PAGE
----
The Organic Machine: The Remaking of the Columbia River

The Organic Machine: The Remaking of the Columbia River

Richard White Eric Foner / Sep 23, 2019

The Organic Machine The Remaking of the Columbia River The Hill and Wang Critical Issues Series concise affordable works on pivotal topics in American history society and politics In this pioneering study White explores the relationship between the na

  • Title: The Organic Machine: The Remaking of the Columbia River
  • Author: Richard White Eric Foner
  • ISBN: 9780809015832
  • Page: 322
  • Format: Paperback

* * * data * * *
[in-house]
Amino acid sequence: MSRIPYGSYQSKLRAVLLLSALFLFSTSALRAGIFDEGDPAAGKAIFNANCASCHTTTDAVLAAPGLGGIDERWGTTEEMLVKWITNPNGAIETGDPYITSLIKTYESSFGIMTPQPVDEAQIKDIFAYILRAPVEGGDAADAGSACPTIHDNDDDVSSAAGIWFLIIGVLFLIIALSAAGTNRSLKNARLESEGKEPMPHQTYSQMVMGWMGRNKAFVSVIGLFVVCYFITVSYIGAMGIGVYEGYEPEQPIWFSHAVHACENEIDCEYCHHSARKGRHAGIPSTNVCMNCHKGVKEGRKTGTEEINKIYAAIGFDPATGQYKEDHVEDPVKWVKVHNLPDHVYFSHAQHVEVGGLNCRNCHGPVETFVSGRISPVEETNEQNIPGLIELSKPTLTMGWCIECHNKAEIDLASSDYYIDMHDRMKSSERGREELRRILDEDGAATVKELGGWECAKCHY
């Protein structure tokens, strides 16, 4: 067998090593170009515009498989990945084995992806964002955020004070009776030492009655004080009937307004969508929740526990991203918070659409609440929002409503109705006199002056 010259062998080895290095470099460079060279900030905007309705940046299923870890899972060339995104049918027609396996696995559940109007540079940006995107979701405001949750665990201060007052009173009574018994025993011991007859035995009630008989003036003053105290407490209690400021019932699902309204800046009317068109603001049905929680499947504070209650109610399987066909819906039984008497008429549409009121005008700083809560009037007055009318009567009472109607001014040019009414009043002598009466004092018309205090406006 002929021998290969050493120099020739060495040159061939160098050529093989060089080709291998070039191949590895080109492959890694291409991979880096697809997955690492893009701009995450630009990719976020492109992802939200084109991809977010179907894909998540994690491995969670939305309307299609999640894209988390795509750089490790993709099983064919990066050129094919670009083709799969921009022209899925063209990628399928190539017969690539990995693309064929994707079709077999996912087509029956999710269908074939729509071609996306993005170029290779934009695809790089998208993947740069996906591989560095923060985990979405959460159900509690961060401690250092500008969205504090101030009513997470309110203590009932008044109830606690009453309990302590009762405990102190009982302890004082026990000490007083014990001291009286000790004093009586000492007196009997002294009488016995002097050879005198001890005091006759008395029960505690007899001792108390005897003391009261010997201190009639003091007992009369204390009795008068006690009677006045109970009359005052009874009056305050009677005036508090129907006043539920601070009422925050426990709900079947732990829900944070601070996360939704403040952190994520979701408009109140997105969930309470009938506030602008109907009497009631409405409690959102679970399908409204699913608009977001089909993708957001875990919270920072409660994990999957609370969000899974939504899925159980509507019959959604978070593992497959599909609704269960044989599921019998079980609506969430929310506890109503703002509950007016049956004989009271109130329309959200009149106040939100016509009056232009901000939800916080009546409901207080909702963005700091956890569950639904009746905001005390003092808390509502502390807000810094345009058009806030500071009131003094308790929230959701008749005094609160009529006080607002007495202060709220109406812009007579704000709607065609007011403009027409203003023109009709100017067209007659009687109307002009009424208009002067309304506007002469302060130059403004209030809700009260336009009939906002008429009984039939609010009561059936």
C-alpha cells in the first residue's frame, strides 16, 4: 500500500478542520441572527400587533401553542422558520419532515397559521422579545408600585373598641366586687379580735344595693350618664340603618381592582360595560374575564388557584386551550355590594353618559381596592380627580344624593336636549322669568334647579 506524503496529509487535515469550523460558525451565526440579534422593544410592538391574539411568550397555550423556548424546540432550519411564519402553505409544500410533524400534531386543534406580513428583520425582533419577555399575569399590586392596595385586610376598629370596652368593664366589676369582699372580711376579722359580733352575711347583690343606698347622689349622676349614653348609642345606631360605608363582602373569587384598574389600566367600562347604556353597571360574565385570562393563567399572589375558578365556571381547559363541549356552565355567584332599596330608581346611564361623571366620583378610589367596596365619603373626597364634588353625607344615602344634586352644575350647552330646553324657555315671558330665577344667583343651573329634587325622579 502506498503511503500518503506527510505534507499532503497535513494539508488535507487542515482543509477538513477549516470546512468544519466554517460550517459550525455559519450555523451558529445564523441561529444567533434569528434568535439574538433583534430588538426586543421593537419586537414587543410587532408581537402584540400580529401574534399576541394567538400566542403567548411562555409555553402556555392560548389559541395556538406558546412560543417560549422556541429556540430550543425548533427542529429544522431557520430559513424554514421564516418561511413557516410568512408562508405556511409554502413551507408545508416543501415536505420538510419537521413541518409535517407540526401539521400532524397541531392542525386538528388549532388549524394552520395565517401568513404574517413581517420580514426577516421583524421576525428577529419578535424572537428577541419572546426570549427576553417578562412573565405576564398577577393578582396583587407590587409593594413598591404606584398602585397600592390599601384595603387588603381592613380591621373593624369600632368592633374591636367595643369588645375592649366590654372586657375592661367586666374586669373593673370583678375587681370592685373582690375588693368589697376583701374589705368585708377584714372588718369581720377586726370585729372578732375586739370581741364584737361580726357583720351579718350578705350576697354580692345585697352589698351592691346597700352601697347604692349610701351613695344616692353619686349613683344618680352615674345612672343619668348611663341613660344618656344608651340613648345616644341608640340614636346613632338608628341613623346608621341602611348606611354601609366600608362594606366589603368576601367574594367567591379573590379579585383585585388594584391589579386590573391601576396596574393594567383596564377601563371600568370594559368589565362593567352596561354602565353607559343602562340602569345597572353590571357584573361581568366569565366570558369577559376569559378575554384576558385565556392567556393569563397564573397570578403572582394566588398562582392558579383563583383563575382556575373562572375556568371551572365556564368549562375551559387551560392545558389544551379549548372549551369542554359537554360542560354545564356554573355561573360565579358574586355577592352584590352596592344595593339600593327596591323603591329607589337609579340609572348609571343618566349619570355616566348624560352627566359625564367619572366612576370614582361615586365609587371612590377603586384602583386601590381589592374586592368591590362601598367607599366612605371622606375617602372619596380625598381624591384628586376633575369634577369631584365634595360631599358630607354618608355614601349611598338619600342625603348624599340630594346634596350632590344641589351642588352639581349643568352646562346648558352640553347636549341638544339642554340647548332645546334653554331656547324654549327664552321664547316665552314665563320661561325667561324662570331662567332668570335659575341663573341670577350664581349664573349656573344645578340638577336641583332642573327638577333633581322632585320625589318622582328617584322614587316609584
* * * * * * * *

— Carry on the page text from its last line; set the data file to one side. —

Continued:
• The Hill and Wang Critical Issues Series concise, affordable works on pivotal topics in American history, society, and politics.In this pioneering study, White explores the relationship between the natural history of the Columbia River and the human history of the Pacific Northwest for both whites and Native Americans He concentrates on what brings humans and the river tThe Hill and Wang Critical Issues Series concise, affordable works on pivotal topics in American history, society, and politics.In this pioneering study, White explores the relationship between the natural history of the Columbia River and the human history of the Pacific Northwest for both whites and Native Americans He concentrates on what brings humans and the river together not only the physical space of the region but also, and primarily, energy and work For working with the river has been central to Pacific Northwesterners competing ways of life It is in this way that White comes to view the Columbia River as an organic machine with conflicting human and natural claims and to show that whatever separation exists between humans and nature exists to be crossed.